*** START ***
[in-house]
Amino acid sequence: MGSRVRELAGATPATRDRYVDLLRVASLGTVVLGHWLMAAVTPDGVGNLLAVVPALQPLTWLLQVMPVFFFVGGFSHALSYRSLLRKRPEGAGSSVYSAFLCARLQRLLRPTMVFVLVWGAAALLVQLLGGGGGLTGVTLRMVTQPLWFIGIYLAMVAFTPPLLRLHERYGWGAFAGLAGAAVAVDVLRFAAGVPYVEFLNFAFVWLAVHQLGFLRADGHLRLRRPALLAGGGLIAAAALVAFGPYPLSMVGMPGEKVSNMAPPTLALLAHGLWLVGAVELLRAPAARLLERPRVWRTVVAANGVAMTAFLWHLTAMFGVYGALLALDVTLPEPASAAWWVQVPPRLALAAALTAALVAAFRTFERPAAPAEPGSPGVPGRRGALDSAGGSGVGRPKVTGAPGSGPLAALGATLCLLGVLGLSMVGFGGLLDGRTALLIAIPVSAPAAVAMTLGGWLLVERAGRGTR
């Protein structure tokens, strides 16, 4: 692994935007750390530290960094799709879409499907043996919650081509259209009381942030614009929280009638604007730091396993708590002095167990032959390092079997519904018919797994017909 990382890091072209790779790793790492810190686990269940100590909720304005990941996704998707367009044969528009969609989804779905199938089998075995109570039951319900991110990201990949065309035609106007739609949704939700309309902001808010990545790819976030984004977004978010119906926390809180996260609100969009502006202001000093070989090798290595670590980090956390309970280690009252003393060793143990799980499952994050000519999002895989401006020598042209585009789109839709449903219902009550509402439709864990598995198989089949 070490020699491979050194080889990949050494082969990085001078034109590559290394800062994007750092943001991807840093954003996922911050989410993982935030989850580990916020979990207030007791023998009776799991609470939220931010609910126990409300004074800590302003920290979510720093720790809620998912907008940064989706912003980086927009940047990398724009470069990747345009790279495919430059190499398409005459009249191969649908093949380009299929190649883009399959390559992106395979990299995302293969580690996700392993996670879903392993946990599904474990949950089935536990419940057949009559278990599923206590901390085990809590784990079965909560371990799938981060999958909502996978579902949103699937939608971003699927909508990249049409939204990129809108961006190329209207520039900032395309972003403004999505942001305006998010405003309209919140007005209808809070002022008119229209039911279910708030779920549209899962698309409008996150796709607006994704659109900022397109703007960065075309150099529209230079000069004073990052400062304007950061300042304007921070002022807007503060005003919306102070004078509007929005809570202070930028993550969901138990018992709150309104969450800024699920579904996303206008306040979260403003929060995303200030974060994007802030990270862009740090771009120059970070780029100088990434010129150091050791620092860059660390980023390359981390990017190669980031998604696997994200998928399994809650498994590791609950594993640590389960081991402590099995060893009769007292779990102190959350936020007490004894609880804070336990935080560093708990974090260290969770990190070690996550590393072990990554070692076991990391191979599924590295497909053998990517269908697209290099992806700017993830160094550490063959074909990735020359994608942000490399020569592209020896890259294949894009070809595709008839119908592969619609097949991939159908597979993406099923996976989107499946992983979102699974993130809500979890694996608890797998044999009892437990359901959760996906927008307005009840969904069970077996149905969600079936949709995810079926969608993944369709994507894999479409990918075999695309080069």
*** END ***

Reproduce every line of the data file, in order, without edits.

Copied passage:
[in-house]
Amino acid sequence: MGSRVRELAGATPATRDRYVDLLRVASLGTVVLGHWLMAAVTPDGVGNLLAVVPALQPLTWLLQVMPVFFFVGGFSHALSYRSLLRKRPEGAGSSVYSAFLCARLQRLLRPTMVFVLVWGAAALLVQLLGGGGGLTGVTLRMVTQPLWFIGIYLAMVAFTPPLLRLHERYGWGAFAGLAGAAVAVDVLRFAAGVPYVEFLNFAFVWLAVHQLGFLRADGHLRLRRPALLAGGGLIAAAALVAFGPYPLSMVGMPGEKVSNMAPPTLALLAHGLWLVGAVELLRAPAARLLERPRVWRTVVAANGVAMTAFLWHLTAMFGVYGALLALDVTLPEPASAAWWVQVPPRLALAAALTAALVAAFRTFERPAAPAEPGSPGVPGRRGALDSAGGSGVGRPKVTGAPGSGPLAALGATLCLLGVLGLSMVGFGGLLDGRTALLIAIPVSAPAAVAMTLGGWLLVERAGRGTR
């Protein structure tokens, strides 16, 4: 692994935007750390530290960094799709879409499907043996919650081509259209009381942030614009929280009638604007730091396993708590002095167990032959390092079997519904018919797994017909 990382890091072209790779790793790492810190686990269940100590909720304005990941996704998707367009044969528009969609989804779905199938089998075995109570039951319900991110990201990949065309035609106007739609949704939700309309902001808010990545790819976030984004977004978010119906926390809180996260609100969009502006202001000093070989090798290595670590980090956390309970280690009252003393060793143990799980499952994050000519999002895989401006020598042209585009789109839709449903219902009550509402439709864990598995198989089949 070490020699491979050194080889990949050494082969990085001078034109590559290394800062994007750092943001991807840093954003996922911050989410993982935030989850580990916020979990207030007791023998009776799991609470939220931010609910126990409300004074800590302003920290979510720093720790809620998912907008940064989706912003980086927009940047990398724009470069990747345009790279495919430059190499398409005459009249191969649908093949380009299929190649883009399959390559992106395979990299995302293969580690996700392993996670879903392993946990599904474990949950089935536990419940057949009559278990599923206590901390085990809590784990079965909560371990799938981060999958909502996978579902949103699937939608971003699927909508990249049409939204990129809108961006190329209207520039900032395309972003403004999505942001305006998010405003309209919140007005209808809070002022008119229209039911279910708030779920549209899962698309409008996150796709607006994704659109900022397109703007960065075309150099529209230079000069004073990052400062304007950061300042304007921070002022807007503060005003919306102070004078509007929005809570202070930028993550969901138990018992709150309104969450800024699920579904996303206008306040979260403003929060995303200030974060994007802030990270862009740090771009120059970070780029100088990434010129150091050791620092860059660390980023390359981390990017190669980031998604696997994200998928399994809650498994590791609950594993640590389960081991402590099995060893009769007292779990102190959350936020007490004894609880804070336990935080560093708990974090260290969770990190070690996550590393072990990554070692076991990391191979599924590295497909053998990517269908697209290099992806700017993830160094550490063959074909990735020359994608942000490399020569592209020896890259294949894009070809595709008839119908592969619609097949991939159908597979993406099923996976989107499946992983979102699974993130809500979890694996608890797998044999009892437990359901959760996906927008307005009840969904069970077996149905969600079936949709995810079926969608993944369709994507894999479409990918075999695309080069």